Published on Monday, October 14, 2019

Flights resume as Japan clears up after Typhoon Hagibis

At least 35 people were confirmed dead after Typhoon Hagibis slammed outlying areas around Tokyo.

View from the 40th floor of the Otani Hotel Tokyo on Saturday morming

The city itself was mostly spared damage but surrounding regions were hit hard, with people still cut off by raging floods and landslides.

It was one of the most violent storms in living memory, bringing wind speeds of more than 200kph.

Flights have now resumed at Tokyo's two airports but some remained cancelled on Monday.

Ahead of the storm, more than 1,500 flights had been grounded, impacting about 200,000 passengers.

Many ABTA delegates had stayed on after the Tokyo Convention to explore more the country and had their travel plans affected.

Some were travelling independently and had to get last minute train tickets to get to safer parts. Post Convention tours organised by the Japan National Tourist Office had to be cut short and re-arranged, with most delegates brought back to Tokyo. Any reservations for hotels near the waterfront were cancelled.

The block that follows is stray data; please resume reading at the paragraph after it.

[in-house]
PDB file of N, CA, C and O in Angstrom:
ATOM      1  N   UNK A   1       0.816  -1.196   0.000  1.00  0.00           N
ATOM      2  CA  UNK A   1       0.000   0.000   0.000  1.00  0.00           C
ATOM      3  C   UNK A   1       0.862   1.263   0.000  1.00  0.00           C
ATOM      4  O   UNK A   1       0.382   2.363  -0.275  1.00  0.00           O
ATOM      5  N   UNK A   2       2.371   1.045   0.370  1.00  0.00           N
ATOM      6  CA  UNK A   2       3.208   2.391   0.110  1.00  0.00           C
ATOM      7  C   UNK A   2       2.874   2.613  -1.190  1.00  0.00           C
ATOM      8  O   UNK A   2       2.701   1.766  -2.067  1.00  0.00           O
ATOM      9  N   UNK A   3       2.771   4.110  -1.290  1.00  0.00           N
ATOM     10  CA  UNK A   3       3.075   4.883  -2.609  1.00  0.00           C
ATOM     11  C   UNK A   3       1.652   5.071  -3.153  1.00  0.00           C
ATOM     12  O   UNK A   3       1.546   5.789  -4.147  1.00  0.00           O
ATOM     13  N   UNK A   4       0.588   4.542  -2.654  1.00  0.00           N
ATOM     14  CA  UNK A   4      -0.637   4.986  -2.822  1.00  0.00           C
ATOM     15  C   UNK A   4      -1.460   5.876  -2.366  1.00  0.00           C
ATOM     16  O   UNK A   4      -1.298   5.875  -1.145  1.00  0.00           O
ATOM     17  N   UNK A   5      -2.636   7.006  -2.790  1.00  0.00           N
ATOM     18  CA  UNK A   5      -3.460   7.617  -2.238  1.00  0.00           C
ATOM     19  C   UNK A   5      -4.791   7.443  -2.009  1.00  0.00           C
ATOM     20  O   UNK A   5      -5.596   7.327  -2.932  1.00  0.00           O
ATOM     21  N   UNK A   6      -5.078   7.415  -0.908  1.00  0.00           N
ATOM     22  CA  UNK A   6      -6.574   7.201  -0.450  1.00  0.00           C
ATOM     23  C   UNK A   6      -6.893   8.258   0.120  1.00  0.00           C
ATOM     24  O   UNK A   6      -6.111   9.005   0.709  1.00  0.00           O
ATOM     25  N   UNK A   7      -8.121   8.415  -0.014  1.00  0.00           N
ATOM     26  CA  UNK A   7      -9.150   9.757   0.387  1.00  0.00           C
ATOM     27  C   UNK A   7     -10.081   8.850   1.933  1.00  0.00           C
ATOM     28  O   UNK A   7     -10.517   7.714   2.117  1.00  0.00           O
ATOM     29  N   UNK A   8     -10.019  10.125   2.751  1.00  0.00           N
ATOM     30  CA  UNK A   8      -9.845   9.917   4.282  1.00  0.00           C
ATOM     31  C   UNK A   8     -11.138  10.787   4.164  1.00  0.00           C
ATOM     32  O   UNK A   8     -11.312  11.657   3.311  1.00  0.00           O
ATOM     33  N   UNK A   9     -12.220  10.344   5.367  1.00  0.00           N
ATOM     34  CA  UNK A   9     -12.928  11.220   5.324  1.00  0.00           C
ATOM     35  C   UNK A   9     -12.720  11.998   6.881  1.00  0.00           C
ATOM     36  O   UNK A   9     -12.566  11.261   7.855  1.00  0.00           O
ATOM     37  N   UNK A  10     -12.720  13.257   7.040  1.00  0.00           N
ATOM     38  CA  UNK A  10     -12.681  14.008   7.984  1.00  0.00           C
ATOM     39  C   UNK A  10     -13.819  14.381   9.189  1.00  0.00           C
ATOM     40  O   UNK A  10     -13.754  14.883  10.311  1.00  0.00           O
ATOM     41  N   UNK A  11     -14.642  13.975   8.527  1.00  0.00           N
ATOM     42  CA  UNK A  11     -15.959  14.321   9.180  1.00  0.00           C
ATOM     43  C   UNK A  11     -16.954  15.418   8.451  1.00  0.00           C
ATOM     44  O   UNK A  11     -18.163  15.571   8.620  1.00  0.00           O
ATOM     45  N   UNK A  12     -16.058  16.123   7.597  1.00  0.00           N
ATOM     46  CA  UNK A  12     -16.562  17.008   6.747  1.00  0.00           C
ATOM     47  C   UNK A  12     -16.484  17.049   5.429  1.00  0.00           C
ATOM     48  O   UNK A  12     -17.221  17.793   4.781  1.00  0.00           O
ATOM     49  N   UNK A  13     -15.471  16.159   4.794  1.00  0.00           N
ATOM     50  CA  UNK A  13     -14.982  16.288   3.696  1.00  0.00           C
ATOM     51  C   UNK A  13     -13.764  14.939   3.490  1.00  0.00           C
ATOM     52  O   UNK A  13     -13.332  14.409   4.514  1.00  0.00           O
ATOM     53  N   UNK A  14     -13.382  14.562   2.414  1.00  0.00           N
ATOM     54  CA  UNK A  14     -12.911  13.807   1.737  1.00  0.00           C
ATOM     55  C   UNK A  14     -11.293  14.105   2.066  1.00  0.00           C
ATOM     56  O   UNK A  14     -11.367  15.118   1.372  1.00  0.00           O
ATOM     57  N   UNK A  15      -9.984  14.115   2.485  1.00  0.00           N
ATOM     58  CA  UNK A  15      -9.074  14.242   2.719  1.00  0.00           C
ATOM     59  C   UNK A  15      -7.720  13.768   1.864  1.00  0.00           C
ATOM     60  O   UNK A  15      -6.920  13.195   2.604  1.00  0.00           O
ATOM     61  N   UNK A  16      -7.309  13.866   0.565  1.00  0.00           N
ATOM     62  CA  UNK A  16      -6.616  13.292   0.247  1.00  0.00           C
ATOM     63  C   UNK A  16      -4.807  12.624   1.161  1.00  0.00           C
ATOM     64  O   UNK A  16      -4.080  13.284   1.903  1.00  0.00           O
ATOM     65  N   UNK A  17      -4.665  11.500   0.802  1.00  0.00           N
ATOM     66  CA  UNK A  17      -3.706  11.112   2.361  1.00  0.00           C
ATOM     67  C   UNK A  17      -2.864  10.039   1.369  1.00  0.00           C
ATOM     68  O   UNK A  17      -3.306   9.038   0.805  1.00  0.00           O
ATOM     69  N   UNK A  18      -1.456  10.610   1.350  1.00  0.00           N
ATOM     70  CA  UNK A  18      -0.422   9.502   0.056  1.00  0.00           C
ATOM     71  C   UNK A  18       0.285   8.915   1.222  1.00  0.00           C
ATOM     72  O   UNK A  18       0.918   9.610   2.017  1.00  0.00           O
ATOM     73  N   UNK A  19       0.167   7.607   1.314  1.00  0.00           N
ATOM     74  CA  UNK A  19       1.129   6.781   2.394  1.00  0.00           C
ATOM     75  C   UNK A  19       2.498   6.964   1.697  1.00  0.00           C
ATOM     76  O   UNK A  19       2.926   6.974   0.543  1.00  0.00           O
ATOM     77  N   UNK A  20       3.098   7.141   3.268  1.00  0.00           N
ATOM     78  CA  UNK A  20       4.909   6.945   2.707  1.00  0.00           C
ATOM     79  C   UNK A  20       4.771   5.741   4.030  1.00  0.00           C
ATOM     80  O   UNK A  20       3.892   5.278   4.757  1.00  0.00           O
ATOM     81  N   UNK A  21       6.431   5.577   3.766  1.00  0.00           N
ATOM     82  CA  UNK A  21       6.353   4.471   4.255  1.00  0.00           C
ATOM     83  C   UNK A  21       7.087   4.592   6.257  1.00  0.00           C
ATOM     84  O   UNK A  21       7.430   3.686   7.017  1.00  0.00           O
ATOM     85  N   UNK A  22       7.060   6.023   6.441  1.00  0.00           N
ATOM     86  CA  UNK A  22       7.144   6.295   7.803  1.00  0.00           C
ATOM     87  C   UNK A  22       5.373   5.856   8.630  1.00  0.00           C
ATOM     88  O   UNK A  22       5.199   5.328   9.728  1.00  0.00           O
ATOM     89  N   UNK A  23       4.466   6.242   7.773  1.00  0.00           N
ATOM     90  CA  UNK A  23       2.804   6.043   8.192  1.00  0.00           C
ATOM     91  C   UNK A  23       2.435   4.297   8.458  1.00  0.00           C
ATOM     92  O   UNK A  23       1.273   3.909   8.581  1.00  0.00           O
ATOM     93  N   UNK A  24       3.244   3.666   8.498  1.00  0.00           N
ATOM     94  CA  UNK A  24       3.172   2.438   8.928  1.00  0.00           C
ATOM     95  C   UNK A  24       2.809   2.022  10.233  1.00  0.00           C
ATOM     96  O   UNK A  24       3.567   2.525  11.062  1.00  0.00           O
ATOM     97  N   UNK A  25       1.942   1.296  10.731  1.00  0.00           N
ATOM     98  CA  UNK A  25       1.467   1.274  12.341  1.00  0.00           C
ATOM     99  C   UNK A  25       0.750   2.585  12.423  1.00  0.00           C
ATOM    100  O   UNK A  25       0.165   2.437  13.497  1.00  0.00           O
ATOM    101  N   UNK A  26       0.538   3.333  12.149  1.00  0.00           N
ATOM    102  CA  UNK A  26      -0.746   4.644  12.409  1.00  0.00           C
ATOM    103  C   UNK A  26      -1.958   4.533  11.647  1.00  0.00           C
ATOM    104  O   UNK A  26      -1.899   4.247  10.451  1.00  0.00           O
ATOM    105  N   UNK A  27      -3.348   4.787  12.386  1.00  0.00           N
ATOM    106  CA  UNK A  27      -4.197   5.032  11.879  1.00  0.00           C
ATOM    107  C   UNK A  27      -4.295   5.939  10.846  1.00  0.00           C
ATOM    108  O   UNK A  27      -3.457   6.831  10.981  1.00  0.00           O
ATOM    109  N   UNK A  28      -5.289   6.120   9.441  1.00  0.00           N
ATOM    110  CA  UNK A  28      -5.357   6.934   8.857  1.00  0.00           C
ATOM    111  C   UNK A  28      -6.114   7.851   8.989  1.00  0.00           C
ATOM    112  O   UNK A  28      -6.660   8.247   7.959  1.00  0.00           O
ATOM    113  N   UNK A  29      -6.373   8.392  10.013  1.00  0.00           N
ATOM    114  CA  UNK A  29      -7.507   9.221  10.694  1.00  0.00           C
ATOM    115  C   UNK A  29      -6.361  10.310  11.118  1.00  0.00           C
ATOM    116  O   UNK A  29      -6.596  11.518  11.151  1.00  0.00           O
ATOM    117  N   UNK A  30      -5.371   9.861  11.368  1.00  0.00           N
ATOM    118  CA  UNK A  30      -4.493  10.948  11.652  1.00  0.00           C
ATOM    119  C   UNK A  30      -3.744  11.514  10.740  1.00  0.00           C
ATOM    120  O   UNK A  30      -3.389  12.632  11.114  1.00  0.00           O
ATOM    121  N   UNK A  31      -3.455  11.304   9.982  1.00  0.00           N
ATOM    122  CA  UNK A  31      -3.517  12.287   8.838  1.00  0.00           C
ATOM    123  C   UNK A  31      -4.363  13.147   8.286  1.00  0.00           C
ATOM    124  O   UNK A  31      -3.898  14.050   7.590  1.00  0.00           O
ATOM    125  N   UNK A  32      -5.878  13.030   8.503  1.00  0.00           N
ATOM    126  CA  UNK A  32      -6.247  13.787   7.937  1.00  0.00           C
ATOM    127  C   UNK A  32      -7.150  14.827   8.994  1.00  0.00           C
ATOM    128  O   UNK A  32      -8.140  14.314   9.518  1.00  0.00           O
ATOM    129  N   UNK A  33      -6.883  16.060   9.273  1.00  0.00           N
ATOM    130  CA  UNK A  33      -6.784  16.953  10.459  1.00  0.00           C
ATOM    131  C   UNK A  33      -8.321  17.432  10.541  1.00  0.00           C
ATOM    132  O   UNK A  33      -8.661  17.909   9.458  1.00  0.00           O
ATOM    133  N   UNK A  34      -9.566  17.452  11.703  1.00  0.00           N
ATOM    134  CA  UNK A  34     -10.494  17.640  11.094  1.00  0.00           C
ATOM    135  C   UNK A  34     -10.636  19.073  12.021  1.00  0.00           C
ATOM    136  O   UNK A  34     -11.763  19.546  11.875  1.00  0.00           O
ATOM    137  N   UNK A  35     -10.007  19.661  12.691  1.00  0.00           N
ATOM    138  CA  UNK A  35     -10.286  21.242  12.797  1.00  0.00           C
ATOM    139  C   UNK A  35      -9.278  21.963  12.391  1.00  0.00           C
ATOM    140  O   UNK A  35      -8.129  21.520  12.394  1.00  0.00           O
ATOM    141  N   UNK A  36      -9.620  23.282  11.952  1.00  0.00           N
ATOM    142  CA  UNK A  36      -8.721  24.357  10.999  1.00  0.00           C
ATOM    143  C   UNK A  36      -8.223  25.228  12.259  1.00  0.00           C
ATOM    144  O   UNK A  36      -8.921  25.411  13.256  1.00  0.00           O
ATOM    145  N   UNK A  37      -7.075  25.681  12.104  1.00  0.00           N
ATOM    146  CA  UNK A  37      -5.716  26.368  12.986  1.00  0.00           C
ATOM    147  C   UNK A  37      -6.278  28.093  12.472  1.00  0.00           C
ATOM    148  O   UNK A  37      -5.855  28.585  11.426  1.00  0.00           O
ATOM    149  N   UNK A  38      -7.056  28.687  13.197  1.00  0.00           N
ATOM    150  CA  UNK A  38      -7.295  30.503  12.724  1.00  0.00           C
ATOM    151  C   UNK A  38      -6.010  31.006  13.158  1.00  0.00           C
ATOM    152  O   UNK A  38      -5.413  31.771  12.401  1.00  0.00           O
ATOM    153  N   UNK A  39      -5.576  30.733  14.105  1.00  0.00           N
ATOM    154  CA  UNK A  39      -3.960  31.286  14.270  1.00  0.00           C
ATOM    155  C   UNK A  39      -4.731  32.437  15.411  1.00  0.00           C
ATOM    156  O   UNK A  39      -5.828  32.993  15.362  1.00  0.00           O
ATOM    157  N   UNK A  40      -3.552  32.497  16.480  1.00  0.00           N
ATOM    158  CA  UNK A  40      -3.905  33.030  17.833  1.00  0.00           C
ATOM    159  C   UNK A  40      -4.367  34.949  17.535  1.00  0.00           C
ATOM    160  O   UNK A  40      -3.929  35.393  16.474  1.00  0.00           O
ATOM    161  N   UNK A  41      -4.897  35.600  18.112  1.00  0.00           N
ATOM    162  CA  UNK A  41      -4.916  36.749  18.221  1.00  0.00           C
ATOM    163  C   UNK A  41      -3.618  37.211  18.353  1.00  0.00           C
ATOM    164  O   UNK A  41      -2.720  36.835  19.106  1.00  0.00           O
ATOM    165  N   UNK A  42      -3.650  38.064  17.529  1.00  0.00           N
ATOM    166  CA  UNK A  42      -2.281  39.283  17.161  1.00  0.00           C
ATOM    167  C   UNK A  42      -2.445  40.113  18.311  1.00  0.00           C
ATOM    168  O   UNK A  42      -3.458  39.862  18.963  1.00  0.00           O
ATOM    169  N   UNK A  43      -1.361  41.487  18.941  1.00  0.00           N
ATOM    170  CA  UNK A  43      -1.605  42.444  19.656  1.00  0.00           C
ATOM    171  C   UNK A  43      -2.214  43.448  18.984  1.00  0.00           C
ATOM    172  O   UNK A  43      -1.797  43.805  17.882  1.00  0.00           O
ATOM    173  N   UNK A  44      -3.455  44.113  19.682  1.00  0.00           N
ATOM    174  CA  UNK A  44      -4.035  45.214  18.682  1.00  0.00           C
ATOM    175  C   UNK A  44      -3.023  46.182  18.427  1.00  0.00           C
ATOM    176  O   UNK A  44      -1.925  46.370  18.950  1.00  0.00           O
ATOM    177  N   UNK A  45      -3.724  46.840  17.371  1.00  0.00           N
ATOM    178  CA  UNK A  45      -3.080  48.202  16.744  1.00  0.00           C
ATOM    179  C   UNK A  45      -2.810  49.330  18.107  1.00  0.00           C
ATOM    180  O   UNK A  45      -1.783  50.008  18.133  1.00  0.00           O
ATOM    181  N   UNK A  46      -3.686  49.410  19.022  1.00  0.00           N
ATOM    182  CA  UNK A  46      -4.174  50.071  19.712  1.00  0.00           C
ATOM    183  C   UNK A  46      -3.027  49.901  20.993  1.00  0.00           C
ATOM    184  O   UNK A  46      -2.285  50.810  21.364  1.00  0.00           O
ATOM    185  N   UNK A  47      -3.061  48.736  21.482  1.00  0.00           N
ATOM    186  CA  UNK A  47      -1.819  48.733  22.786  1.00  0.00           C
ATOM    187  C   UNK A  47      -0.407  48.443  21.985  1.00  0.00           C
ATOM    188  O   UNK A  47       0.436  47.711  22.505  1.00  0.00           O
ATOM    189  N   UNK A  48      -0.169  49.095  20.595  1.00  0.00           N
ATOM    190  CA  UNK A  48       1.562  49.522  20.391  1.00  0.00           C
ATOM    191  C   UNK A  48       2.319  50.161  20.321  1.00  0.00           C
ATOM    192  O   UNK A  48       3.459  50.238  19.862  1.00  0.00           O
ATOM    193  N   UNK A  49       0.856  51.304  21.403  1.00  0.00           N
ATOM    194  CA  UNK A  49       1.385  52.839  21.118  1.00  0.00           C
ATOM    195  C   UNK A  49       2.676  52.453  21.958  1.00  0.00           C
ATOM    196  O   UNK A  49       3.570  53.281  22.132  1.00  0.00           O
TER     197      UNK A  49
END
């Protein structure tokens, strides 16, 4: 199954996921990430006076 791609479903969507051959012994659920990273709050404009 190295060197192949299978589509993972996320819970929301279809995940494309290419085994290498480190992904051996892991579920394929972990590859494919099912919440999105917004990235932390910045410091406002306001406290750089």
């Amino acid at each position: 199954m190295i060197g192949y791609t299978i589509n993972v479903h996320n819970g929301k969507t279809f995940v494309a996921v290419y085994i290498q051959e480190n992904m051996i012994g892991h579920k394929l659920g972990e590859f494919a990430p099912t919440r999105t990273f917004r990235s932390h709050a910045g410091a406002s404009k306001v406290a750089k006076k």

The whole city was shut down for more than 24 hours and visitors were told to stay safely inside their hotels. 

ANA had cancelled all its flights out of the Tokyo airports, and at Nagoya Chubu, and Osaka Kansai. There were knock-on delays to flights on Sunday.

Some intercity train services resumed on Monday.

However 10 bullet trains parked at a railyard near Nagano Station were badly damaged after become submerged in floodwaters.

The Foreign and Commonwealth Office said: "Although the typhoon has passed, there remains a severe risk of flooding and landslides. Monitor the warnings and advice given by local authorities."

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